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MRI

Magnetic resonance imaging (MRI) uses a powerful magnet, radio waves and a computer to produce remarkably clear, cross-sectional pictures of your head, spine, or other parts of your body. An MRI scan differs from CT scans and X-rays because it does not use radiation. An MRI typically is used to find problems such as tumors, bleeding, infection, and injury such as: 

  • Anomalies of the brain and spinal cord
  • Tumors, cysts, and other anomalies in various parts of the body
  • Injuries or abnormalities of the joints
  • Diseases of the liver and other abdominal organs
  • Evaluation of pelvic pain in women, with causes including fibroids and endometriosis

Our MRI has many advantages: 

  • More Comfortable
  • Quicker Exams
  • Clear Images

MRIs are available as wide-bore, closed-bore, or open. Closed-bore MRIs have longer tunnels and have narrower openings. Open MRIs have no tunnels but have a weaker magnet. We have a wide-bore MRI that caters to larger or claustrophobic patients while still providing high-quality images. It even allows you to enter the MRI feet first, and most of our patients never even need to have their head in the machine, which is a calming factor. Another benefit of our MRI is its sound-dampening system and ability to listen to your favorite music while having your scan.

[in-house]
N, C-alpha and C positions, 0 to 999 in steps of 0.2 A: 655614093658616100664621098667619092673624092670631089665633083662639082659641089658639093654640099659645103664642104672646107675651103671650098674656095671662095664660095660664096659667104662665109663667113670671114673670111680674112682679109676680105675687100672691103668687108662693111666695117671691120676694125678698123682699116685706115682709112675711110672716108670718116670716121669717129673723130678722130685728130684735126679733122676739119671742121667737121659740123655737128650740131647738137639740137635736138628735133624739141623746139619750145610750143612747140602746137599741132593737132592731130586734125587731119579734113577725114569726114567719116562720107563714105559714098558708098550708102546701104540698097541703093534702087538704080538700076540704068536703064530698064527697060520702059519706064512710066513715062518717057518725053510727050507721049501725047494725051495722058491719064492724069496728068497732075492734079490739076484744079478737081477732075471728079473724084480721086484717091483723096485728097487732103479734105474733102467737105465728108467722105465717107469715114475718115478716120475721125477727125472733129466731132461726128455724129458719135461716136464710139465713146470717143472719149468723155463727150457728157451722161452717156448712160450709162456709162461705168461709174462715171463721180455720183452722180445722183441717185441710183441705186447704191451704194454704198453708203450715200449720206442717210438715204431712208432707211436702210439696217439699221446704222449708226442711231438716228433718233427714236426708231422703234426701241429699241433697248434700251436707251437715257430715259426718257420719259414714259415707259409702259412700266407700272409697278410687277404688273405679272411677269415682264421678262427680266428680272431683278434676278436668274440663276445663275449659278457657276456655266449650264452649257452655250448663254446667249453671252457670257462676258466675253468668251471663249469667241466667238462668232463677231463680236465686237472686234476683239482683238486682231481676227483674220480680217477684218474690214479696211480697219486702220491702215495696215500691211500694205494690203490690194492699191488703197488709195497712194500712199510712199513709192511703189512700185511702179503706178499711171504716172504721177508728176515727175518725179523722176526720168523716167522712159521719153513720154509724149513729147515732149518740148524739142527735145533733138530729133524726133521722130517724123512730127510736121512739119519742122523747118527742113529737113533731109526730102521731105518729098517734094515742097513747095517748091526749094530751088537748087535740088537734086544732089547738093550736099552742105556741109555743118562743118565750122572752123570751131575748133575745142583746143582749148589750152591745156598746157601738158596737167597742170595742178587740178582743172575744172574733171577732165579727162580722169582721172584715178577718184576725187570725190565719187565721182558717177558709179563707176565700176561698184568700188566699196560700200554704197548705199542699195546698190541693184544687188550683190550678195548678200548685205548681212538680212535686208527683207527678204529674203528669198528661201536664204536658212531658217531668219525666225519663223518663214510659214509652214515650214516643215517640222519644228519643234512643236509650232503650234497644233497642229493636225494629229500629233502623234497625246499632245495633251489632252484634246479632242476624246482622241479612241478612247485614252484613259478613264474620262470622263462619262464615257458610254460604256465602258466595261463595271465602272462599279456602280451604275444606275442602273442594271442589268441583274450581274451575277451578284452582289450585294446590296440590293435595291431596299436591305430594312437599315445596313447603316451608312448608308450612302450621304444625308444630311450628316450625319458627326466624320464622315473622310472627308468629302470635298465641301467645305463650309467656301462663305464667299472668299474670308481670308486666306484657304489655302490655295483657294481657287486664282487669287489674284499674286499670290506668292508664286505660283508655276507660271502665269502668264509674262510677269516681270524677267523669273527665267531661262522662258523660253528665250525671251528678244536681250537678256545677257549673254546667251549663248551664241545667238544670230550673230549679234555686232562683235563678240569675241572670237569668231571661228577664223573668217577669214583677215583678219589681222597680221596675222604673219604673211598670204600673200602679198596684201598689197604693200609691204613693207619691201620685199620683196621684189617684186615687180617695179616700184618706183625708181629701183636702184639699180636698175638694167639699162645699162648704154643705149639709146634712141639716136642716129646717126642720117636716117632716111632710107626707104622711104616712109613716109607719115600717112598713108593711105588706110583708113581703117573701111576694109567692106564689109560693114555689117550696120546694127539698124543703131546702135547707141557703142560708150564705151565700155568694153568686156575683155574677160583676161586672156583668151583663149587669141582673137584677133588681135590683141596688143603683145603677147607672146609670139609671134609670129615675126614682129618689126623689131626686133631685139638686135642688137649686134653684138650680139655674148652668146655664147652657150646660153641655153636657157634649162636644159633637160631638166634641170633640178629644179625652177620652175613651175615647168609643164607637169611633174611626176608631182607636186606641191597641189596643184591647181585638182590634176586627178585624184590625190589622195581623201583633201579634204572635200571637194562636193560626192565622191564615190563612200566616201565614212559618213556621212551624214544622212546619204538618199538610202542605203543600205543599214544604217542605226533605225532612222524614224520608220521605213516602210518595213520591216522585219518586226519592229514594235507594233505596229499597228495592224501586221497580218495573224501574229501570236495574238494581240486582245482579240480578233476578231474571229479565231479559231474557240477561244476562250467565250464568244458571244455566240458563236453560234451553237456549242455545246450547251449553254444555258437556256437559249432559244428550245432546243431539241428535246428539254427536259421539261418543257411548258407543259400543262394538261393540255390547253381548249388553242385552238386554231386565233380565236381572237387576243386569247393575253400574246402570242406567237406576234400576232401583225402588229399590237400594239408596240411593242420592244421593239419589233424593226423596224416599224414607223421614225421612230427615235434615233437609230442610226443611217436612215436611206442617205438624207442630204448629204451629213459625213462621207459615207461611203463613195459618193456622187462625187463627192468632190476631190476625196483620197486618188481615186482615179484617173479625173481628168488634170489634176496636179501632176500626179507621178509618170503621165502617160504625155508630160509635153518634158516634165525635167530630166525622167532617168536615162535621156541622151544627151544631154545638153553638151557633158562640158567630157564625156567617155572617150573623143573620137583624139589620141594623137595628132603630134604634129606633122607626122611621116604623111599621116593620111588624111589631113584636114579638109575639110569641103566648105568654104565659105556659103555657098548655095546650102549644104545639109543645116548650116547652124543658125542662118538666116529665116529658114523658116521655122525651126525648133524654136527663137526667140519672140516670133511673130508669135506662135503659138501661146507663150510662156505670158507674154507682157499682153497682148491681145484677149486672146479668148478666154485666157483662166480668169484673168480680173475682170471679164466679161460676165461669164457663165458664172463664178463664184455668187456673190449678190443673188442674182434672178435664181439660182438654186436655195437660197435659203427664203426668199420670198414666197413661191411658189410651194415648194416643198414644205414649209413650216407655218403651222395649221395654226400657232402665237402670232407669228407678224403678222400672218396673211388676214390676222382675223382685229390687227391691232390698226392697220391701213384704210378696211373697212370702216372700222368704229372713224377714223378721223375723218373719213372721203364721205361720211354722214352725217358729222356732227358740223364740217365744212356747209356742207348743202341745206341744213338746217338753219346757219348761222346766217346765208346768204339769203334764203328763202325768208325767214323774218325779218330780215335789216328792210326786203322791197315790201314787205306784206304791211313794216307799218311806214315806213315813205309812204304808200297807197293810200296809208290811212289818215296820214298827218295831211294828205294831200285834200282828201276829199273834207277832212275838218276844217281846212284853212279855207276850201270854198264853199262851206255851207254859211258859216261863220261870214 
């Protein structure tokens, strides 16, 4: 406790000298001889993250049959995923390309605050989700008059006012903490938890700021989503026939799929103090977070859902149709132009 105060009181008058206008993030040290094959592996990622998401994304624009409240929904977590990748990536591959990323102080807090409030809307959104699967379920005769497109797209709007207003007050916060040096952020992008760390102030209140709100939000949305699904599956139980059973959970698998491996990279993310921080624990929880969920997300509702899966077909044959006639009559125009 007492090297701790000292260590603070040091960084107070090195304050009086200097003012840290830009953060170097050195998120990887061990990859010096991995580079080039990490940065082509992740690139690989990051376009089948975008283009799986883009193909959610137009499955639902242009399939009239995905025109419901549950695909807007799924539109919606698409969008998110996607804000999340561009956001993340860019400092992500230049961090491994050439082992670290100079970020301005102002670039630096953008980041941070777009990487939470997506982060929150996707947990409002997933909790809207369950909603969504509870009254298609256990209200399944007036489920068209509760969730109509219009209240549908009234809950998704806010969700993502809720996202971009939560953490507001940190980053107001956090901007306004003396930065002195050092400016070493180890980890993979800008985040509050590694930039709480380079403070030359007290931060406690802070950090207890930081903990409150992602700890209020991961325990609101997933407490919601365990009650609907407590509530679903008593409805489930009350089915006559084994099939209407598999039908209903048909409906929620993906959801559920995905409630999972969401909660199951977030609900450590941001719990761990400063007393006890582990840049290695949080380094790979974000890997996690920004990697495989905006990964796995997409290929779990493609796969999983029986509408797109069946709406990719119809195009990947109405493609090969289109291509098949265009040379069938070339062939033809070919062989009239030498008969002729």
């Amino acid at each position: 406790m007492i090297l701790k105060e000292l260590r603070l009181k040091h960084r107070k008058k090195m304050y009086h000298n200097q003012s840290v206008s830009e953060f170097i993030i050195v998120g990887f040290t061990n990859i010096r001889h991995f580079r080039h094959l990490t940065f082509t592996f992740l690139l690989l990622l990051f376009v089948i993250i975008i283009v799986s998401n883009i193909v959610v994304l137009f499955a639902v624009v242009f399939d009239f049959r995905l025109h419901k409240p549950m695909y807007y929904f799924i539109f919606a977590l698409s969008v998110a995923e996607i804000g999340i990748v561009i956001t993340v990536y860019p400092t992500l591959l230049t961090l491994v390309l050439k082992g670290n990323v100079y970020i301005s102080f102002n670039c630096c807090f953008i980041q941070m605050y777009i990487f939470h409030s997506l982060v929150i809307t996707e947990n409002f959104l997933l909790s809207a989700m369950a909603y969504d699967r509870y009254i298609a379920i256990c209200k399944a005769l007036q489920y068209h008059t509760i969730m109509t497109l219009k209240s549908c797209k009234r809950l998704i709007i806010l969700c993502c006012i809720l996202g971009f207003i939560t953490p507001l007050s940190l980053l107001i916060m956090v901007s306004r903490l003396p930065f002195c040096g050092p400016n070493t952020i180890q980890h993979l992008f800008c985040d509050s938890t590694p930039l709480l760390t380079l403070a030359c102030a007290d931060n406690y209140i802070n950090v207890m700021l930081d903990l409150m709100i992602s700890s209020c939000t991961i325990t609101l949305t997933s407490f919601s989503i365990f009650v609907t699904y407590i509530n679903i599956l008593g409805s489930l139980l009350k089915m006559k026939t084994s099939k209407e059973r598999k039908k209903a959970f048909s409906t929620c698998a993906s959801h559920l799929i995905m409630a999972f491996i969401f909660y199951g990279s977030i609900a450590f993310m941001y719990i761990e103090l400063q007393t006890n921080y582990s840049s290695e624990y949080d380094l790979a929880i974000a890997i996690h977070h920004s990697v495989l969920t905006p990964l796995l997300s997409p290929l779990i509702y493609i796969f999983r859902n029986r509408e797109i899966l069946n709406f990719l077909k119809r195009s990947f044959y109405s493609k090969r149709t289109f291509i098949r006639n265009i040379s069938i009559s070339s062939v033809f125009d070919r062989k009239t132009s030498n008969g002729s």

Before Your MRI:

You may need: Consent to Release of Medical Information Form  (English) (Spanish)

We want you to have the best experience during your MRI. Please keep these things in mind: 

  1. Let your provider know if you have any metal inside your body, such as bullets, shrapnel, or other metallic foreign bodies. This can also include medical devices such as cochlear implants, aneurysm clips, and pacemakers. If you have any items such as these, you may not be able to have an MRI. 
  2. Let your healthcare provider know if you are very anxious or nervous about enclosed spaces. They may give you medication prior to the MRI to help make the procedure more comfortable. 
  3. If you have had an MRI at another facility related to the same health concern, try to bring those images to your exam (or have them sent by your provider) to be compared to the new ones. This will help the radiologist find small changes. 
  4. On the day of your MRI, you will be asked to change into a gown and to remove all metal. Remove metal (i.e. bobby pins, jewelry, etc.) before coming to your appointment if possible. 
  5. You may need to have labs drawn to check your kidney function prior to your MRI if receiving IV contrast. Your healthcare provider or the Imaging scheduler should give you instructions. 

During Your MRI:

An MRI is a non-invasive and painless procedure. The scanner itself resembles a large tube with a table in the middle, allowing you to go in the tube. Upon arriving, you will change into a gown. Since MRI uses magnets, it is important that no metal objects are present in the scanner. You will therefore be asked to remove any metal jewelry or accessories that may interfere with the MRI. 

Once you enter the scanning room, the radiology technologist will help you onto the scanner table to lie down. They will make sure you are comfortable by providing blankets or cushions. If receiving IV contrast, the technologist will then start your IV. Earplugs or headphones will also be provided so you can listen to music during your procedure. 

Allow 30-60 minutes for the entire exam depending on what type of MRI you are having. You will have a ball to squeeze that will alert the technologist if you need a break to move.  

After Your MRI:

You can return to your normal activities right away. A radiologist will review your images and a report will be sent to your provider who will then relay your results. 

To learn more, please talk to your family healthcare provider.